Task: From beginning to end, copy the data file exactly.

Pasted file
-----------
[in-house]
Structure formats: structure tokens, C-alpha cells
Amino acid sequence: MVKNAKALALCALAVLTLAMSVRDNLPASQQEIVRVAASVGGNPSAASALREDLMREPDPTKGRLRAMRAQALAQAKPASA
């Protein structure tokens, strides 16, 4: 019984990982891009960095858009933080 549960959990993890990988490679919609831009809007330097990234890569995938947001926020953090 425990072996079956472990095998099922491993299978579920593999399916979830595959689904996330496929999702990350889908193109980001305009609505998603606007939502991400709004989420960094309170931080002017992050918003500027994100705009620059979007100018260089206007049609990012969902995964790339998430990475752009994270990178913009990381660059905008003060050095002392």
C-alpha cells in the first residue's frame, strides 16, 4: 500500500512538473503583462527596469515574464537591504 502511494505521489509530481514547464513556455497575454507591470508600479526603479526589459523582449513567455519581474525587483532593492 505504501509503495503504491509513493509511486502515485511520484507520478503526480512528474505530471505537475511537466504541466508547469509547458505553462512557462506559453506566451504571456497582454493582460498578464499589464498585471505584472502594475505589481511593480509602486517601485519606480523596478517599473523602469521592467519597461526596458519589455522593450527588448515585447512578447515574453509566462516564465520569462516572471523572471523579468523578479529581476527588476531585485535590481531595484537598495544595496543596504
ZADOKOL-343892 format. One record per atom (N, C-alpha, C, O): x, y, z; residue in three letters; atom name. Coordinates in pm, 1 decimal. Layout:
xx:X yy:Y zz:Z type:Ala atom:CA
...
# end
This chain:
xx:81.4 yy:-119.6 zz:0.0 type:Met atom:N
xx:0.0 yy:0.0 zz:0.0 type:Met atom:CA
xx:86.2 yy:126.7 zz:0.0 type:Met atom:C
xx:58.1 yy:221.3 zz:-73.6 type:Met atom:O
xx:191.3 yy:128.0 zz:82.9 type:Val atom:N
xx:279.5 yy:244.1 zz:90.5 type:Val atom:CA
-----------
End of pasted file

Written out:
[in-house]
Structure formats: structure tokens, C-alpha cells
Amino acid sequence: MVKNAKALALCALAVLTLAMSVRDNLPASQQEIVRVAASVGGNPSAASALREDLMREPDPTKGRLRAMRAQALAQAKPASA
């Protein structure tokens, strides 16, 4: 019984990982891009960095858009933080 549960959990993890990988490679919609831009809007330097990234890569995938947001926020953090 425990072996079956472990095998099922491993299978579920593999399916979830595959689904996330496929999702990350889908193109980001305009609505998603606007939502991400709004989420960094309170931080002017992050918003500027994100705009620059979007100018260089206007049609990012969902995964790339998430990475752009994270990178913009990381660059905008003060050095002392």
C-alpha cells in the first residue's frame, strides 16, 4: 500500500512538473503583462527596469515574464537591504 502511494505521489509530481514547464513556455497575454507591470508600479526603479526589459523582449513567455519581474525587483532593492 505504501509503495503504491509513493509511486502515485511520484507520478503526480512528474505530471505537475511537466504541466508547469509547458505553462512557462506559453506566451504571456497582454493582460498578464499589464498585471505584472502594475505589481511593480509602486517601485519606480523596478517599473523602469521592467519597461526596458519589455522593450527588448515585447512578447515574453509566462516564465520569462516572471523572471523579468523578479529581476527588476531585485535590481531595484537598495544595496543596504
ZADOKOL-343892 format. One record per atom (N, C-alpha, C, O): x, y, z; residue in three letters; atom name. Coordinates in pm, 1 decimal. Layout:
xx:X yy:Y zz:Z type:Ala atom:CA
...
# end
This chain:
xx:81.4 yy:-119.6 zz:0.0 type:Met atom:N
xx:0.0 yy:0.0 zz:0.0 type:Met atom:CA
xx:86.2 yy:126.7 zz:0.0 type:Met atom:C
xx:58.1 yy:221.3 zz:-73.6 type:Met atom:O
xx:191.3 yy:128.0 zz:82.9 type:Val atom:N
xx:279.5 yy:244.1 zz:90.5 type:Val atom:CA